Moustaches alone won’t save lives

“Ha, men’s mental health, what a joke, just get over it isn’t it?”

What I might have been told many years ago/some people still get told across the globe.  I still think some people I know want to say this to me whenever I’m struggling, but they know I’ll bite their head off with a load of jargon about mental health awareness, suicide and breaking gender norms etc.

I’m Nick, Director & Youth Involvement Lead at EYMH, but am writing in my guise as ‘expert by experience’ of mental illness.

It’s ‘Men’s health month’ this November so I’m writing this blog to highlight mental health in men.  If I’m being honest it’s the first year I’ve ever heard of it.  I was always aware that November was the month everyone attempted to grow a moustache, even those who end up with just some fluff above their lip, in order to raise awareness and well-deserved funds for prostate cancer charities. A cause I rose funds for whilst travelling South America many years ago.

On conducting a bit of research before writing this I noticed that the world’s leading movement/charity for the aforementioned moustache growing, ‘Movember’, was now also aiming to tackle men’s mental health as well.  This was the first I’d heard about it and I am always a bit sceptical when charities try conducting work in a completely different field.  That being said, I have reached out to offer my expertise both as an expert by the experience of mental ill-health and as an expert by profession.

You know, we men have always had a history of being crap at looking after ourselves. I always remember my dad not wanting to go to the doctor, even when he could barely walk.  His and the generation before it had that ‘get on with it’ and ‘stay calm and … bla bla bla’.  Which translated as ignore your pain and suffering and just do what people expect of you!  Genuinely, remember someone breaking their ankle playing rugby and being told ‘carry on your fine’ and so he did!!!  Thankfully my dad’s attitude to both physical and mental health have changed vastly, maybe because of all our conversations about my mental health over the years, so that he does now go to the doctors if he’s ill or injures himself and will talk briefly about his own mental health with me when we chat.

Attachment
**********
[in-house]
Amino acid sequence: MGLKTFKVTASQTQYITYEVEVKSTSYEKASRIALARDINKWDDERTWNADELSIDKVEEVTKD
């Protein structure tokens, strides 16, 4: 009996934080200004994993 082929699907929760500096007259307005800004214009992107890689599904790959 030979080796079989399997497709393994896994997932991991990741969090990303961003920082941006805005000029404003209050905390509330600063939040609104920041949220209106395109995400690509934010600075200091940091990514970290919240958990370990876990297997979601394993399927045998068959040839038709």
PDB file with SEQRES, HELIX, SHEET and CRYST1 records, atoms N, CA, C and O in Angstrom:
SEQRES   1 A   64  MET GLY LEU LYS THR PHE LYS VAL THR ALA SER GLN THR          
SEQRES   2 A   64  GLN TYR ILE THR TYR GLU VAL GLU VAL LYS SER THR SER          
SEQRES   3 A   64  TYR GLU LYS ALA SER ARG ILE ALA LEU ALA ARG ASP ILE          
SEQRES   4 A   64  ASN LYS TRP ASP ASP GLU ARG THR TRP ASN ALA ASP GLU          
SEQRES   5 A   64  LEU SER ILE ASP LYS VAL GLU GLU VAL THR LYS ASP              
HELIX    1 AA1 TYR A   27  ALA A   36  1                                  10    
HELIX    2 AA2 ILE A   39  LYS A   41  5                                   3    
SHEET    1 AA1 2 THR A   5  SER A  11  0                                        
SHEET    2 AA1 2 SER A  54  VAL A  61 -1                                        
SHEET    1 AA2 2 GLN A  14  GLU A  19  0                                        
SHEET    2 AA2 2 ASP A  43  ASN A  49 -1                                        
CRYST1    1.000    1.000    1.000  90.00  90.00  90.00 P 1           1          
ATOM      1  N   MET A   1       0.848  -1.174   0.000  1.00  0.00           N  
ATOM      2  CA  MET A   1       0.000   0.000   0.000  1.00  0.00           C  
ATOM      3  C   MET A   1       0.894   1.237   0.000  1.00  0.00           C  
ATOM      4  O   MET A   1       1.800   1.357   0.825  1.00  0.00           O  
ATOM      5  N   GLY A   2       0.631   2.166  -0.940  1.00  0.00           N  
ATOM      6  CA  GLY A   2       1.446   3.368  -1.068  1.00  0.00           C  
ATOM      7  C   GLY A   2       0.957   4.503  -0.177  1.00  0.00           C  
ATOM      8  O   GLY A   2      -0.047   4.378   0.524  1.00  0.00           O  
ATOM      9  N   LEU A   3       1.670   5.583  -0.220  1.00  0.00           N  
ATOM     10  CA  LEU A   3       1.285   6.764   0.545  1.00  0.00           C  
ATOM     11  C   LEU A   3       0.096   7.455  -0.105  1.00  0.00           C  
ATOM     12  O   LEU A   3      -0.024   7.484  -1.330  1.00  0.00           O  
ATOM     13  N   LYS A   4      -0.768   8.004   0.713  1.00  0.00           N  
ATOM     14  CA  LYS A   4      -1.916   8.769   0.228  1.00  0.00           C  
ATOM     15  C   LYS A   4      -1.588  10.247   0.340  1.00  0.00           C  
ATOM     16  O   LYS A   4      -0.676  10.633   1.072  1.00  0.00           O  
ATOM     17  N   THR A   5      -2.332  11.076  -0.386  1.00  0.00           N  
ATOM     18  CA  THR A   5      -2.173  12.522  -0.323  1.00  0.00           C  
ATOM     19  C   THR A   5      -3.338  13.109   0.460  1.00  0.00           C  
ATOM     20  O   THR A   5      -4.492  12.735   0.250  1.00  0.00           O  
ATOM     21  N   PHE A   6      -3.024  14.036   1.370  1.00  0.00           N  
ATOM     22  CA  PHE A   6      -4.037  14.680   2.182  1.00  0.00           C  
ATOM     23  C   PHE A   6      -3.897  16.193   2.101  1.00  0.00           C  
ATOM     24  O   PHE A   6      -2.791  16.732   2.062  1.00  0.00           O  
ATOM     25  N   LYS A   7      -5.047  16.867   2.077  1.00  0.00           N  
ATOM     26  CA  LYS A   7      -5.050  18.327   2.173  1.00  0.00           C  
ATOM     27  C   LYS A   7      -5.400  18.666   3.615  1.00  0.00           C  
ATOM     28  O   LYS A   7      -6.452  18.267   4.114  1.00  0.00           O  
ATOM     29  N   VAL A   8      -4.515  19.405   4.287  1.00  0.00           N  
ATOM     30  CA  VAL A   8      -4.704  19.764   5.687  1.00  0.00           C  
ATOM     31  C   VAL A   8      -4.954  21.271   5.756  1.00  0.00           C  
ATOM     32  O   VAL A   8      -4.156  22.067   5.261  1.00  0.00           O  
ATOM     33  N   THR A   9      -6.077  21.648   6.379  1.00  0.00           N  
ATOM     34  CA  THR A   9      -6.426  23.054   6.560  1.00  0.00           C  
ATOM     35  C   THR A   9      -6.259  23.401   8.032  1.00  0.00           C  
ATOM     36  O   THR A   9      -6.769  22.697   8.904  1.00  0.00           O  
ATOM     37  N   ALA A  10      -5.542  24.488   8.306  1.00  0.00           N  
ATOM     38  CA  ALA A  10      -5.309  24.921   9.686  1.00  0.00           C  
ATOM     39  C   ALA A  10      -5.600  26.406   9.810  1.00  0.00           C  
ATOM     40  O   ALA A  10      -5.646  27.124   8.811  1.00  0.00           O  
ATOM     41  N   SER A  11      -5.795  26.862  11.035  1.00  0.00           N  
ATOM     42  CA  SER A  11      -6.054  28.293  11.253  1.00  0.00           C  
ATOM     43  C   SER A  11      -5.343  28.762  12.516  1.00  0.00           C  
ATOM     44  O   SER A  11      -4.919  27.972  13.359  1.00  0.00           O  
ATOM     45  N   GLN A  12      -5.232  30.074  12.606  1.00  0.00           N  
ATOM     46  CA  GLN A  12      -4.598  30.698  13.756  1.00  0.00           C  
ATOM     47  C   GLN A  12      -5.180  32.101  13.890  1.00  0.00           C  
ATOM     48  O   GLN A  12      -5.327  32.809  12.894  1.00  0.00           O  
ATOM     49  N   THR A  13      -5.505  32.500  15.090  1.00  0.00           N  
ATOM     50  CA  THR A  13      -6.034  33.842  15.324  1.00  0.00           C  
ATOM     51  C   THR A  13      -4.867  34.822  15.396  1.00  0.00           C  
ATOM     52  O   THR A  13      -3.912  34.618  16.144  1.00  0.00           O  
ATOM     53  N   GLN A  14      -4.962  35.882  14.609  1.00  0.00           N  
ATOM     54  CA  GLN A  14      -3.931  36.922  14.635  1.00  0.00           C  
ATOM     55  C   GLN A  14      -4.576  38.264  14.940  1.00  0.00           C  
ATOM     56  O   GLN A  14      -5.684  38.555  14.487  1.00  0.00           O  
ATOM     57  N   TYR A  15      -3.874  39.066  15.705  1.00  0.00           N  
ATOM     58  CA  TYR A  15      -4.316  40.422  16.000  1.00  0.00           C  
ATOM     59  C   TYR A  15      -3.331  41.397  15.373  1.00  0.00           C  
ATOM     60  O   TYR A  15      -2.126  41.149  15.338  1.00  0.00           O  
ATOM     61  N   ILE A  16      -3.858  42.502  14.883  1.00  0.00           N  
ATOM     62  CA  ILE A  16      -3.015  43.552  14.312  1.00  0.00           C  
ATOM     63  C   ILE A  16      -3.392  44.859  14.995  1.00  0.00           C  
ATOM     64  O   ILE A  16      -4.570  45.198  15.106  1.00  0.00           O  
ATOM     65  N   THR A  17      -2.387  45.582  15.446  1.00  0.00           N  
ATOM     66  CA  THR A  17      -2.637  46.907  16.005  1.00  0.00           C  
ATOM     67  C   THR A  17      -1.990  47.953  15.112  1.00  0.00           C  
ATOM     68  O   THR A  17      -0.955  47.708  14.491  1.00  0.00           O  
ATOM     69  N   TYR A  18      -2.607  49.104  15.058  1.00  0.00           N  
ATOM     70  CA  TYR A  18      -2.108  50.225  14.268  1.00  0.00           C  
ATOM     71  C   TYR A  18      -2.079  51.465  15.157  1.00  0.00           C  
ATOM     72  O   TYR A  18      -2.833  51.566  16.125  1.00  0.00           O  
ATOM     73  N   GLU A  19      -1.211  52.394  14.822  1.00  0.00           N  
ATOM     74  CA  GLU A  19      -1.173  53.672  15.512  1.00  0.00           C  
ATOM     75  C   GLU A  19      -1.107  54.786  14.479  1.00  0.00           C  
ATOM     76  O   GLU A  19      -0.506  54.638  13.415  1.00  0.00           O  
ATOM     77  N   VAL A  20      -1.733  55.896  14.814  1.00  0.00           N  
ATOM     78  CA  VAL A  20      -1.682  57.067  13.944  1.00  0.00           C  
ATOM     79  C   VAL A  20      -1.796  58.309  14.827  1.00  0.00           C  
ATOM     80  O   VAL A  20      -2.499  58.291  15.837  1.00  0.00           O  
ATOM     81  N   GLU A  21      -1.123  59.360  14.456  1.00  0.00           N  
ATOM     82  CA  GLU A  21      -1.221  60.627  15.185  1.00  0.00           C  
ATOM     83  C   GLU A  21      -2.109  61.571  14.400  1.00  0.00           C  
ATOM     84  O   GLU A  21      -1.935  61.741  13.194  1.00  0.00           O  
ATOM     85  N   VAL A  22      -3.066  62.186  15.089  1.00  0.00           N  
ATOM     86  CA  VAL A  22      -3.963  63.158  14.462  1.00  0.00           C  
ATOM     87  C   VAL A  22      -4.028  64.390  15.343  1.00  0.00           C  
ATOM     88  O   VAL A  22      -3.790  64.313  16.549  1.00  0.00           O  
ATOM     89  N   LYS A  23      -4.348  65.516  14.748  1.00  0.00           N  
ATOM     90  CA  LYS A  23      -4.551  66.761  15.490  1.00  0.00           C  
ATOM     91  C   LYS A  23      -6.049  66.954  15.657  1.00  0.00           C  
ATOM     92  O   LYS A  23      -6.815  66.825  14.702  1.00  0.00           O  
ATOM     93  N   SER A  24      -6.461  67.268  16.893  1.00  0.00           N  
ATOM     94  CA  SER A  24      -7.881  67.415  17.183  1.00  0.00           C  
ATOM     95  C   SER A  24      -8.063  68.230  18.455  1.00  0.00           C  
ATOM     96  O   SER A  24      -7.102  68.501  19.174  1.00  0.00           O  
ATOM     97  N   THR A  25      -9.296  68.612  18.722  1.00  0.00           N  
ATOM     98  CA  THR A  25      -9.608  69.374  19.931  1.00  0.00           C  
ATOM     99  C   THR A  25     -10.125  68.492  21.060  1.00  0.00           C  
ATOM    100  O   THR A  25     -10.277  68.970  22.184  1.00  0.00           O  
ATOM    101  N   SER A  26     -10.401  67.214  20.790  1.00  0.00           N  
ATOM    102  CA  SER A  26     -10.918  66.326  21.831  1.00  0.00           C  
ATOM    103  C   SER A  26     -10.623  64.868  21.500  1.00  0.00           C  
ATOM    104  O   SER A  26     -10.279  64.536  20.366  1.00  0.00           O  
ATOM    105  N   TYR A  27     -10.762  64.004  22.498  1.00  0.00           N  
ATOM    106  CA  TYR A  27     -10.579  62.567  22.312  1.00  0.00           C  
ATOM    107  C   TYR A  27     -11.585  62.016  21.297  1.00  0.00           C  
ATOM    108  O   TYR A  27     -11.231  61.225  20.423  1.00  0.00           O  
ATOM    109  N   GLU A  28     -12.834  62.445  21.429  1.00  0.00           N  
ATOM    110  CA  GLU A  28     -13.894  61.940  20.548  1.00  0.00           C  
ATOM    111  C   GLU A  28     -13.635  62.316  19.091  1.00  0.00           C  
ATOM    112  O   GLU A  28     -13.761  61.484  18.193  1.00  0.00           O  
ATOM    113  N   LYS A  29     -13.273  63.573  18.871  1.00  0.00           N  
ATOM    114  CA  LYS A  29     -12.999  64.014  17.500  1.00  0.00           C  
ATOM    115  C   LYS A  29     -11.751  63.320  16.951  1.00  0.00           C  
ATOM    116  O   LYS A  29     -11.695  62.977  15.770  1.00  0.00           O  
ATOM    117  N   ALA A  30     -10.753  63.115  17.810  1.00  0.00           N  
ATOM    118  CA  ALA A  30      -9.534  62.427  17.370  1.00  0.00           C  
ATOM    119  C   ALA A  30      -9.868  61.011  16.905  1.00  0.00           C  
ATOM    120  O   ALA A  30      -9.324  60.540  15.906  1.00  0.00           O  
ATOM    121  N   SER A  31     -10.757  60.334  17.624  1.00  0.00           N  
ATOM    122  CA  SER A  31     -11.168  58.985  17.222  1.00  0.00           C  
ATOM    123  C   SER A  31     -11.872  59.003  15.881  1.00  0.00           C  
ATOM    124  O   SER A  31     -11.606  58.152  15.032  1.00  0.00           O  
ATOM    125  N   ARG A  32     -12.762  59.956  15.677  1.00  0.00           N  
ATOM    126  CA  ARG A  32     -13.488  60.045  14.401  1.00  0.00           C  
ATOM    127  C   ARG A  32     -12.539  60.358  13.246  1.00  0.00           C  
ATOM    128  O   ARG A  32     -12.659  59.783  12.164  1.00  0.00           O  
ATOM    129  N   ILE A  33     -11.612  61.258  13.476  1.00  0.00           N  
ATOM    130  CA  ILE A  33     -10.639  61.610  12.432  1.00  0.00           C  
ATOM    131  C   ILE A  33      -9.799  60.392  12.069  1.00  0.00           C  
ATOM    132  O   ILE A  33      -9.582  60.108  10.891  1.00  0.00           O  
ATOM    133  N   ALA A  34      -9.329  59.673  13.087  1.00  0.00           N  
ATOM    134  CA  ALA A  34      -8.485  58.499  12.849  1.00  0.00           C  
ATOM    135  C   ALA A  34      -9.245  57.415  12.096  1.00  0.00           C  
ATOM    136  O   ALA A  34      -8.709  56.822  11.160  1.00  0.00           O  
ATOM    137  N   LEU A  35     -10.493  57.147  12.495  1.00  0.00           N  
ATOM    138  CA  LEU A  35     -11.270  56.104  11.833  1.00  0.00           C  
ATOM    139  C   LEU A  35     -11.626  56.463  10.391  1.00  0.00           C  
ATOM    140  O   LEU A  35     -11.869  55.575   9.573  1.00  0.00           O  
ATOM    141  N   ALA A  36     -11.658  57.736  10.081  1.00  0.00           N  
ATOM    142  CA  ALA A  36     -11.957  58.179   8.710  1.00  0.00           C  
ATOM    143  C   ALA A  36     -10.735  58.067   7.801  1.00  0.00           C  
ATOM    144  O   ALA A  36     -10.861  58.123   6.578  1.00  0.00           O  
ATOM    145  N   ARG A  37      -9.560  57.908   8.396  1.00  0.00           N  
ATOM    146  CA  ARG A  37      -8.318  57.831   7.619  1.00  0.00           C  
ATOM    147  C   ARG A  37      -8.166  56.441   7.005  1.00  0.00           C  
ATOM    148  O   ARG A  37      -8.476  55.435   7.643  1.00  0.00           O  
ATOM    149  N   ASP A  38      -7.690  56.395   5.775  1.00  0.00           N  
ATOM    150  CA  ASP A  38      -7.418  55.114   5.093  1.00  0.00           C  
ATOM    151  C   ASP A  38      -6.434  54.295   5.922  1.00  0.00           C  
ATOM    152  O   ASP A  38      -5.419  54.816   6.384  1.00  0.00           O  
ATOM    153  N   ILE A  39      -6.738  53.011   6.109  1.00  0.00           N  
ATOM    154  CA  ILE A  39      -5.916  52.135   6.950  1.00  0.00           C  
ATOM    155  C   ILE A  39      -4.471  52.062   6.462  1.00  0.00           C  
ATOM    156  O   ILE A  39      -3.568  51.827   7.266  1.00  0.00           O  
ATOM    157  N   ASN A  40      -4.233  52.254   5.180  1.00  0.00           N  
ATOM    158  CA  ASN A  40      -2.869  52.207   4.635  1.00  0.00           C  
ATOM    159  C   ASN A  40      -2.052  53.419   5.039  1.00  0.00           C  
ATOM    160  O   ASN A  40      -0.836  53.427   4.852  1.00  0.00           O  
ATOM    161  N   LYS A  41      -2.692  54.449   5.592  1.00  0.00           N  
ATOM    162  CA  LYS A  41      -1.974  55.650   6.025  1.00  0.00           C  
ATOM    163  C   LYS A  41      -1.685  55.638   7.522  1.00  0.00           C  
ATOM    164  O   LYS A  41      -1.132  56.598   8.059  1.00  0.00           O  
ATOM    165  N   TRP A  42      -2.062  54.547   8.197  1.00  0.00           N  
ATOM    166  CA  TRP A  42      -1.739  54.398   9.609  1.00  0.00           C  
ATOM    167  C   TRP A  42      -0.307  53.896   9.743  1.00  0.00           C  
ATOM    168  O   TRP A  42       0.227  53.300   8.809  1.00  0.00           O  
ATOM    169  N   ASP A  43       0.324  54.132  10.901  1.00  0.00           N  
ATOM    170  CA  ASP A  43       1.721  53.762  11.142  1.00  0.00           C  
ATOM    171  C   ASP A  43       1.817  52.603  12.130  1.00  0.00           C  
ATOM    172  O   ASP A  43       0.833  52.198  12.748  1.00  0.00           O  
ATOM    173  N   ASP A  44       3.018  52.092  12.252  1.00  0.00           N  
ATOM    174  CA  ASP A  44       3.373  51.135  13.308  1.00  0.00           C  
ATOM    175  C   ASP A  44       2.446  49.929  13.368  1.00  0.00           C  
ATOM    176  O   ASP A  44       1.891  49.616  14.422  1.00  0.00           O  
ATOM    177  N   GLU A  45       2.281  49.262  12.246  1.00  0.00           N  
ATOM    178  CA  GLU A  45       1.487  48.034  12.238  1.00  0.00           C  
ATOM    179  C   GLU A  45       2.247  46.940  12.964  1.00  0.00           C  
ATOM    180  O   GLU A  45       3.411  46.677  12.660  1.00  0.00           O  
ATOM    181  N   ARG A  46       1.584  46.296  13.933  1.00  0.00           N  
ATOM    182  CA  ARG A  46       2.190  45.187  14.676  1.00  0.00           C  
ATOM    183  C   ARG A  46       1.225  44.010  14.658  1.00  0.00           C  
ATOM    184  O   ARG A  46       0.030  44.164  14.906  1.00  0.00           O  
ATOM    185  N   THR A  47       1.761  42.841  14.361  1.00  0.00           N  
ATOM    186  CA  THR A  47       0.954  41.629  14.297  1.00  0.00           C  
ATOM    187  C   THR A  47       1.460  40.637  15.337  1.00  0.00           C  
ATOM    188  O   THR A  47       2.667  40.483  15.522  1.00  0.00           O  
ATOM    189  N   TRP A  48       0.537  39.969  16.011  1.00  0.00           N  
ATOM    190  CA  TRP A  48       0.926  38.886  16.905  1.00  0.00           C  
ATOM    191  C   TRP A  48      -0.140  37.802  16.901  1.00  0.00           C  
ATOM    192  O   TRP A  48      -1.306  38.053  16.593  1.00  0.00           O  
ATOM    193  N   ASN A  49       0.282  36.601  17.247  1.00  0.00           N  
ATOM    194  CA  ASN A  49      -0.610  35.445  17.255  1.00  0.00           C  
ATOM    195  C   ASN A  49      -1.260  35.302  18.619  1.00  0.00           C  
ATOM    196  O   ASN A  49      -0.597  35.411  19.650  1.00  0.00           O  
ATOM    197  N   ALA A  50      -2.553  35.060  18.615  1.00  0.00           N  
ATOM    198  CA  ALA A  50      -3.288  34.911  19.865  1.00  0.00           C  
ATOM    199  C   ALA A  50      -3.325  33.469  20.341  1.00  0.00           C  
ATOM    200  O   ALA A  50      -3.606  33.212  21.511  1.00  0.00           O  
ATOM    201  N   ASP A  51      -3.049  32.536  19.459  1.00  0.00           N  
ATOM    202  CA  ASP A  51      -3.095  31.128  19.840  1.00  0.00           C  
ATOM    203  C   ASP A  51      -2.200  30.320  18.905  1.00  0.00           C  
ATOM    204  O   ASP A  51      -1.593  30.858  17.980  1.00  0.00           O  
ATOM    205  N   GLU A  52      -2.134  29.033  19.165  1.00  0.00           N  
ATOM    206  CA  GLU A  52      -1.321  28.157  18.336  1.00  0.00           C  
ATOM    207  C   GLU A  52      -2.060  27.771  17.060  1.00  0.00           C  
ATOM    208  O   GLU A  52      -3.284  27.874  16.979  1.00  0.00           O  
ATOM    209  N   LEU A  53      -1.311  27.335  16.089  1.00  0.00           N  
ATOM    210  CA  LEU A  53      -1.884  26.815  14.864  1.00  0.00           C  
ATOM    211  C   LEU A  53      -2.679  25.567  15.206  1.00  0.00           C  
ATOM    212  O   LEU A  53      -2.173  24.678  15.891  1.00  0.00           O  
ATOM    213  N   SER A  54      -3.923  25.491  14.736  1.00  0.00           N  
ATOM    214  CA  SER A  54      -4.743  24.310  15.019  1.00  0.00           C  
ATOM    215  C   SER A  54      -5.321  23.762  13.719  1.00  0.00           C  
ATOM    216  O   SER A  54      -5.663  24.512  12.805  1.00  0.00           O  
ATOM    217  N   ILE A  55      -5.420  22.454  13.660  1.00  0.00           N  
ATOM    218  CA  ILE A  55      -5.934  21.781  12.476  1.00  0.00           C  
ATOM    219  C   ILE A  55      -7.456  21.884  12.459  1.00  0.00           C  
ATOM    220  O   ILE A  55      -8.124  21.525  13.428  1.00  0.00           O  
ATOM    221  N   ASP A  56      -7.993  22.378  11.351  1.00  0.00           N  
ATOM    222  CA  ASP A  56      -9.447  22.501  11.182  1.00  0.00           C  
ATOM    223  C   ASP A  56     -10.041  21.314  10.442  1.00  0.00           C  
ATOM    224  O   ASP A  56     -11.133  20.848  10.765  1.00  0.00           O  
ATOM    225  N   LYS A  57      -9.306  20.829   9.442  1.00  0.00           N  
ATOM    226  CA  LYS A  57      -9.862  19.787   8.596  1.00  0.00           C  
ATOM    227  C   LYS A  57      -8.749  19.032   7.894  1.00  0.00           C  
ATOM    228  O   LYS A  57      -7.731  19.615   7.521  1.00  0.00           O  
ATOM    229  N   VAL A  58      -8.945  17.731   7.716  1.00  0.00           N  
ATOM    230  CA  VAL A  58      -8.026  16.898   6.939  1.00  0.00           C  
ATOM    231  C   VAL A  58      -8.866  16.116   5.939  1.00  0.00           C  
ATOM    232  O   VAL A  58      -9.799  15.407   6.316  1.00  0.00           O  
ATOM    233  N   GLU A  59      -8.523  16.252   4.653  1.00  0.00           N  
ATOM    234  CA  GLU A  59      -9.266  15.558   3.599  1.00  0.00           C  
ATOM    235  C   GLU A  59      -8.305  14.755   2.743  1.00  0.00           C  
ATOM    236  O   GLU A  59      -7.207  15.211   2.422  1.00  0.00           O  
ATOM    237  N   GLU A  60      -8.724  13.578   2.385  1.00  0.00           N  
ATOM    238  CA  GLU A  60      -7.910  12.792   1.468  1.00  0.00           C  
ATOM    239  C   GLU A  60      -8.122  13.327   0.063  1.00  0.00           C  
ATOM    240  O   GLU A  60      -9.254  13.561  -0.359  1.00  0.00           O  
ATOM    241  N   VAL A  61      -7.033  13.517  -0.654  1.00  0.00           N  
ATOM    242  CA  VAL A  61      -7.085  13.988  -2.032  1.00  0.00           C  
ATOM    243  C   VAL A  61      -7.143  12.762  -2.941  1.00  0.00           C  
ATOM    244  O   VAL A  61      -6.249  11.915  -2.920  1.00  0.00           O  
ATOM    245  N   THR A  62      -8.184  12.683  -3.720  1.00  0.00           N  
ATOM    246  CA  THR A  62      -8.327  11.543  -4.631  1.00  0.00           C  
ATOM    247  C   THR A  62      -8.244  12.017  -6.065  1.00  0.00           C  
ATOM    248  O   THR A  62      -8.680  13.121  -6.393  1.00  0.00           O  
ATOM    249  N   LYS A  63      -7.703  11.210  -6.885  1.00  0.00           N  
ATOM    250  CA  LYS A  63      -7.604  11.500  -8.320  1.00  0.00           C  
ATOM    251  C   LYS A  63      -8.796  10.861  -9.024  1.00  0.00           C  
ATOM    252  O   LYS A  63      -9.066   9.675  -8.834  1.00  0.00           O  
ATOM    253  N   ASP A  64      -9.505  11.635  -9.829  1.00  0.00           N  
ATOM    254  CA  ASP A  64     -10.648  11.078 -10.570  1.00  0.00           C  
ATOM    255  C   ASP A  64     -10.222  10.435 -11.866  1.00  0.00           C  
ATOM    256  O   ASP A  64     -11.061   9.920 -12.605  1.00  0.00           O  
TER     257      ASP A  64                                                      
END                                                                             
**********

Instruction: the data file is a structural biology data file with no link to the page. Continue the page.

I am diagnosed with General Anxiety Disorder and Clinical Depression.  A fact I found out about a few weeks ago.  Another fact I found out is that I have been diagnosed with General Anxiety disorder for almost 5 years and Clinical Depression for about 2, but only got told a few weeks ago!  I was told ‘it’s just not that big a deal for adults’….*rolly eye face..*. 

This all being said, my main focus and trumpet blowing for men’s mental health is SUICIDE.  Quite literally the silent killer that ripples out like a nuclear bomb, causing suffering and loss amongst friends, colleagues and loved ones for months and years after, something that can be avoided!  I’ve always seen myself as a bit of a mystery to most men, as I was a punk and a rugby player, I cried ALL THE TIME and as an adult, never had an issue with expressing myself verbally or creatively to the benefit of my mental health (for childhood, check out my Angry Little Welshman page for more of me).  

I’ve never had suicide ideation, but do get a feeling of “what is the point” and hopelessness, based on my diagnosis above, that does make me think about it, but never with the intention of completing it…if that makes sense.

As I continue to bounce upwards in recovering, if I had to give some small bits of advice its this:

To those who identify as male. TALK!  People do care and will listen, don’t bottle it up and let it erupt like a volcano, whatever you do.

To those who identify as an ally.  Ask the hard questions, are you okay?  Are you feeling quite depressed right now?  Are you wanting to not live anymore?  Yes, it may be a bit awkward but it will save lives. 

To follow more of my personal stories and work, check out this webpage.

Stay Healthy, mentally.

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